User communityEdit

Stata had an active email list from August 1994 ("Statalist", over 1000 messages per month) which was turned into a web forum in March 2014 and is still called "Statalist".[3] StataCorp employees regularly contribute to Statalist. It is maintained by Marcello Pagano of the Harvard School of Public Health, and not by StataCorp itself.

Articles about the use of Stata and new user-written commands are published in the quarterly peer-reviewed Stata Journal. The Stata Journal is a quarterly publication containing articles about statistics, data analysis, teaching methods, and effective use of Stata's language.

User Group meetings are held annually in the United States (the Stata Conference), the UK, Germany, and Italy, and less frequently in several other countries. Only the annual Stata Conference held in the United States is hosted by StataCorp LP. Local Stata distributors host User Group meetings in their own countries, however, Stata developers frequently travel to and present at these meetings. Established under the Societies Act on 10 May 2008, Singapore Stata Users Group is the world's first government-approved users group (Registration No: 2048/2008; Unique Entity No: T08SS0091A). Its slogan is "Shaping Data Meaningfully". As a non-profit organisation, StataUGS does not organise regular meetings but provides programming and statistical advice to users in Singapore through informal means. The active members of StataUGS are mostly engaged in biomedical research.

Example Stata codeEdit

To perform a linear (OLS) regression of y on x:

regress y x [if]

The optional part if allows to restrict the sample used in the command to a subset. For example, if the command should only be applied to the females in the sample, one could specify: if female == 1.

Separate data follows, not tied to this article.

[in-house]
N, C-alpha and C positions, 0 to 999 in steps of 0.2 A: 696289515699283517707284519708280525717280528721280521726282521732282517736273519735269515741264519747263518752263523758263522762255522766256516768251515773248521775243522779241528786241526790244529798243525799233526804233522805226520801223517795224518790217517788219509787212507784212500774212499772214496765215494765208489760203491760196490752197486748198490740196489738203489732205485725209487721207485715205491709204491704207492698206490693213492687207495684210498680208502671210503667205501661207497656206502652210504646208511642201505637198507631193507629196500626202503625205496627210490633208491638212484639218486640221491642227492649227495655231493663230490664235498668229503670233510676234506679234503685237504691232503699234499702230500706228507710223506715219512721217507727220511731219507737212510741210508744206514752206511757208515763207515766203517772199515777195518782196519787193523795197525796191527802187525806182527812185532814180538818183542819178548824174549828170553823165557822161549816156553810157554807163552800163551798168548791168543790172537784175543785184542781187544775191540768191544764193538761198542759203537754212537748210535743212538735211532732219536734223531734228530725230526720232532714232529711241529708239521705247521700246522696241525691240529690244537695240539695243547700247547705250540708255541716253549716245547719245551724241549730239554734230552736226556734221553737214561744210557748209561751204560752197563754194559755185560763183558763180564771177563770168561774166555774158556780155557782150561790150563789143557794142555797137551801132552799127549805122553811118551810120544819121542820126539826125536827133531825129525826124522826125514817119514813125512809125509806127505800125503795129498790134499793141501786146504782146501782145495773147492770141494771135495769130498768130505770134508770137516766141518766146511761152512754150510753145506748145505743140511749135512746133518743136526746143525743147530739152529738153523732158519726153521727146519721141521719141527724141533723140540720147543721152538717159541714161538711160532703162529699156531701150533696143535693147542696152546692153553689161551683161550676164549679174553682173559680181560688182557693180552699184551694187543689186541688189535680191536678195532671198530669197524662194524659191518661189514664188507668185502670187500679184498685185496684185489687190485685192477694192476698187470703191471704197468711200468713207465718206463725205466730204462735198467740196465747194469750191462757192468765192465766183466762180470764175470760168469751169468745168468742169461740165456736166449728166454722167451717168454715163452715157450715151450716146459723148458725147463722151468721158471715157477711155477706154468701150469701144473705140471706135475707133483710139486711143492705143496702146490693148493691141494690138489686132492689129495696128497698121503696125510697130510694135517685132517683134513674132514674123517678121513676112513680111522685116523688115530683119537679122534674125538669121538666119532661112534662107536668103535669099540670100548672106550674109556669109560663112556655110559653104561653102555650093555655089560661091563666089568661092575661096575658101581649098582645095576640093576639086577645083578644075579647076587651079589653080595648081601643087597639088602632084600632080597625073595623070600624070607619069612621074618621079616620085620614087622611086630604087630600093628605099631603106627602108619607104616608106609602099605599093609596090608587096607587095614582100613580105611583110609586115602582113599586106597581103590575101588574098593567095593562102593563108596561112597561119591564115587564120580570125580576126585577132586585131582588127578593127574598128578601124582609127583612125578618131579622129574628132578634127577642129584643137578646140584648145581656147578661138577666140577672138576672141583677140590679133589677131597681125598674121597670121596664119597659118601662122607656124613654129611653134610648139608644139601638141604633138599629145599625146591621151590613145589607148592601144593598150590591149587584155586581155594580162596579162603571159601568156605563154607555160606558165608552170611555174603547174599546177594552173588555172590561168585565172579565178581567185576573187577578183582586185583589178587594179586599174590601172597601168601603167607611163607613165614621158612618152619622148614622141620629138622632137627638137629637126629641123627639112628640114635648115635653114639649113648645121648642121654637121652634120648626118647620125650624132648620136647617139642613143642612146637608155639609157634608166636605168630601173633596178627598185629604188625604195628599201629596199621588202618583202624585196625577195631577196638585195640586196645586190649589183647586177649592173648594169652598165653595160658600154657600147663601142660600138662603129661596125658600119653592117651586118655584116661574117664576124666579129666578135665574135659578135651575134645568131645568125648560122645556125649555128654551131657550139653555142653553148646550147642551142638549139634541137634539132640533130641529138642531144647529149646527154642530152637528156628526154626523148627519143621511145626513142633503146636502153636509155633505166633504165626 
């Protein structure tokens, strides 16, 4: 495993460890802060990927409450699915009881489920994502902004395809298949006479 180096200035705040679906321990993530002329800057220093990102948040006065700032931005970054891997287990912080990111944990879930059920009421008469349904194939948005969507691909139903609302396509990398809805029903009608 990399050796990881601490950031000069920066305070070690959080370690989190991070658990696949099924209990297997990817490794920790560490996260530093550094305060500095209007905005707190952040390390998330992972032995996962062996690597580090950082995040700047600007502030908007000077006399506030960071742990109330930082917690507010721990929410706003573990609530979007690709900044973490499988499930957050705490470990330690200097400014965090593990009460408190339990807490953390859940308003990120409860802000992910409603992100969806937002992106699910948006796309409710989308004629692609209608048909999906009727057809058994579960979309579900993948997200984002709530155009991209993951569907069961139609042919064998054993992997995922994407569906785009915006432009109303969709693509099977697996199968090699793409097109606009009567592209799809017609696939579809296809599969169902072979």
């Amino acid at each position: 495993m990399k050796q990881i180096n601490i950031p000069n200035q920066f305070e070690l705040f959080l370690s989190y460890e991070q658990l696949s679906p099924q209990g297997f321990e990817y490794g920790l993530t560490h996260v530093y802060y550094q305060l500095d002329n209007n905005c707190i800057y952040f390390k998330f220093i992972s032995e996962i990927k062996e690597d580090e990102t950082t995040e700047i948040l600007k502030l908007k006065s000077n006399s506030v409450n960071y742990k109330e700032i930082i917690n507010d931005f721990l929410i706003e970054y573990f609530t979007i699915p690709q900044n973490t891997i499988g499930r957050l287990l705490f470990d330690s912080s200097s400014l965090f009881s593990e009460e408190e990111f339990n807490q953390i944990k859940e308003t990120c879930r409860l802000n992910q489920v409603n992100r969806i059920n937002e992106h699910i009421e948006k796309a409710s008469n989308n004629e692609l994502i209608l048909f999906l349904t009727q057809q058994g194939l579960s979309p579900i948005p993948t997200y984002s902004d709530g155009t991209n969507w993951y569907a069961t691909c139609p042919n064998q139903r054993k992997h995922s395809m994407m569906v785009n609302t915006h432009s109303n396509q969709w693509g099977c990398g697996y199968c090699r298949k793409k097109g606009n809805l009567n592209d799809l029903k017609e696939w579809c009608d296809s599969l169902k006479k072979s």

To perform logistic regression of y on x:

 logistic y x

To display a scatter plot of y against x restricted to values of x below 10:

 scatter y x if x < 10

To perform OLS regression of y on x with White's heteroscedasticity-consistent standard errors:

 regress y x, vce(robust)

To calculate Akaike Information Criterion (AIC) and Bayesian Information Criterion (BIC) for regression:[6]

 estat ic

To code "fizzbuzz":

program define fizzbuzz
	args x
	forvalues i = 1/`x' {
		if mod(`i',15) == 0 {
			display "fizzbuzz"
		else if mod(`i',5) == 0 {
			display "buzz"
		else if mod(`i',3) == 0 {
			display "fizz"
		else {
		    display `i'

Timeline of releasesEdit

Since 2000, StataCorp have released a new major release of Stata (incrementing the integer part of the version number) roughly every two years. Users must pay a fee if they wish to upgrade to the latest major release. Minor releases (incrementing the decimal part of the version number) are sometimes made available between major releases. These are available as free downloadable updates to those who have a licence for the previous major release. Dates of all releases are available on the Stata website.[7] Stata 16 was released on June 26, 2019.

Stata's versioning system is designed to give a very high degree of backward compatibility, ensuring that code written for previous releases continues to work.[8] However, users should be careful when they save or open data among different versions.

See alsoEdit


  1. ^ "Stata Journal | Article".
  2. ^ "Who uses Stata?". Stata. Retrieved 2017-06-28.
  3. ^ a b c "Help - Statalist".
  4. ^ "Which Stata is right for me?". Stata. Retrieved 2010-04-04.
  5. ^ "Stata 16 help for save".
  6. ^ "Choosing Regression Model in Stata".
  7. ^ "Stata | FAQ: History of Stata".
  8. ^ "Stata 16 help for version".

Further readingEdit

External linksEdit